Orthoclase is a potassium-aluminum-silicate, hence an alkali feldspar, The next most frequently encounterd alkali feldspar in syenite is albite, a sodium-aluminum-silicate. Nepheline is a mixed sodium-potassium aluminosilicate, and it also occurs in this setting, making the syenite whre it occurs a nepheline syenite. The extrusive (volcanic) equivalent of nepheline syenite is phonolite, which is abundant in the volcanoes among these mountains.
The ground the intrusive rocks were intruded into is no longer there, it has been eroded away. But three of the mountains and one valley are full of volcanic rock, the result of an extrusive event in which core-melt magma cooled more rapidly and under less pressure, and that explains why they are composed largely of the extrusive equivalent of the intrusive nepheline syenite called phonolite.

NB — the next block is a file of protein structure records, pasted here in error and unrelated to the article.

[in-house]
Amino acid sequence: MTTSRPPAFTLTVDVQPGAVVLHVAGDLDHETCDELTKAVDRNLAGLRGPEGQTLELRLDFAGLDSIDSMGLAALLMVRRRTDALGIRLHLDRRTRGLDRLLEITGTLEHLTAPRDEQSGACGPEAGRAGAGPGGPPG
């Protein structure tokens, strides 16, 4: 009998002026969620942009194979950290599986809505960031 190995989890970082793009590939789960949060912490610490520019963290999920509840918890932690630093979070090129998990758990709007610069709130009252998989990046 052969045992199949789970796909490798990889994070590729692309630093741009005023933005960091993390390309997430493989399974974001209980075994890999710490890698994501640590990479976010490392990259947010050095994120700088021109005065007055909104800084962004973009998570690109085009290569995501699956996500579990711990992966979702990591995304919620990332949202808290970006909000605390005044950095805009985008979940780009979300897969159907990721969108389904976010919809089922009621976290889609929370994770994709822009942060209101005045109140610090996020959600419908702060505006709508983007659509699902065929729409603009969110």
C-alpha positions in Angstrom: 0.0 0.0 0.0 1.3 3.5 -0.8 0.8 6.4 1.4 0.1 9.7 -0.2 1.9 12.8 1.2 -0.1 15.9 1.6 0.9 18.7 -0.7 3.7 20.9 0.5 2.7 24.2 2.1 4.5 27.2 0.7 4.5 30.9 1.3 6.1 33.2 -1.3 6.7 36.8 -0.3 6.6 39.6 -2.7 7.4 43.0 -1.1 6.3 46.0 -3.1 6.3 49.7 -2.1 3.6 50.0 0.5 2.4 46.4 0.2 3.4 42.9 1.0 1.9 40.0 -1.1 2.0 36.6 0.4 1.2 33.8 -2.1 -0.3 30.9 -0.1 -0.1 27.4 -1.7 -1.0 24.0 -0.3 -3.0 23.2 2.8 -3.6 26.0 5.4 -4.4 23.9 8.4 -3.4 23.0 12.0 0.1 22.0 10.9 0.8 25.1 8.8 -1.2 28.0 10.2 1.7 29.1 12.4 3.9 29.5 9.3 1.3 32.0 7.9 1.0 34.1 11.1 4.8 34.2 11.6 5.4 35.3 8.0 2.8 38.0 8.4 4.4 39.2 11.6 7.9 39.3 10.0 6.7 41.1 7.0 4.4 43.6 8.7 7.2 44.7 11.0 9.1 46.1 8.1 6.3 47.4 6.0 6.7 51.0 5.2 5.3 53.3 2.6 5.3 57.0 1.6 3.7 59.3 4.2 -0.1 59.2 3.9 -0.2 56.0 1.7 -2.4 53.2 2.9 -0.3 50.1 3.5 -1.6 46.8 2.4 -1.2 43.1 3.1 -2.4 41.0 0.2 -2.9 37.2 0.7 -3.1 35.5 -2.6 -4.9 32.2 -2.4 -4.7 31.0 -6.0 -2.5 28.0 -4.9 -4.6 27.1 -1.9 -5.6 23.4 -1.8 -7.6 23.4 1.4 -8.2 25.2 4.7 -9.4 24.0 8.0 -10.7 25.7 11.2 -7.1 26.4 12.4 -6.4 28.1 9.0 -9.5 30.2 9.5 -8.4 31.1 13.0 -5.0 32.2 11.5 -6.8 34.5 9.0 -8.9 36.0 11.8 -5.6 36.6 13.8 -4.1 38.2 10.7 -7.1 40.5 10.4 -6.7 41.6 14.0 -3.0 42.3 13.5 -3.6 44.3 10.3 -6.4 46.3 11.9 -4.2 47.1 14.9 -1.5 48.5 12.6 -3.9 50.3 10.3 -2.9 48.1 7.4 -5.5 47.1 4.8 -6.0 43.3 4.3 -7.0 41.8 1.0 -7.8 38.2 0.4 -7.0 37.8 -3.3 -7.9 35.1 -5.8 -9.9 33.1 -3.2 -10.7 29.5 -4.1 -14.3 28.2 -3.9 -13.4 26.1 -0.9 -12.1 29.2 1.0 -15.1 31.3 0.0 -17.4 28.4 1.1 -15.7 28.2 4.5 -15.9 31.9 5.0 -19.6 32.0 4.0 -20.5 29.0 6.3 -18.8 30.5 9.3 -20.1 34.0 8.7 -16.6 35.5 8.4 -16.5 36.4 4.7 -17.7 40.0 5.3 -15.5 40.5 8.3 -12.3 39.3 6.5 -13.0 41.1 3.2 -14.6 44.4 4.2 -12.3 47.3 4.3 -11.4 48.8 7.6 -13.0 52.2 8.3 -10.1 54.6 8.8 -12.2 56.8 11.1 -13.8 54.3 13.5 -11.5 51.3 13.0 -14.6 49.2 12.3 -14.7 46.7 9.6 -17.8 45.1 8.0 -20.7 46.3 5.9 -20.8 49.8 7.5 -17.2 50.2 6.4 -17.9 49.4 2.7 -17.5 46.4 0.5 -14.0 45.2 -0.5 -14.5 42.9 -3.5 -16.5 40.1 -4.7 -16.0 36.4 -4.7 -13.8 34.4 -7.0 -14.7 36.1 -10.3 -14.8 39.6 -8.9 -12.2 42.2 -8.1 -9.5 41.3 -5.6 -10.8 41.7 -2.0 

Wikipedia: Phonolite is a rare extrusive volcanic rock of intermediate chemical composition between felsic and mafic, with texture ranging from aphanitic (fine-grain) to porphyritic (mixed fine- and coarse-grain). . . . The name phonolite comes from the Greek meaning (more or less) "sounding stone" because of the metallic sound it produces if an unfractured plate is hit; hence the English name clinkstone
Our New Mexico Geological Society Guidebook explains the way these mountains were formed in this diagram: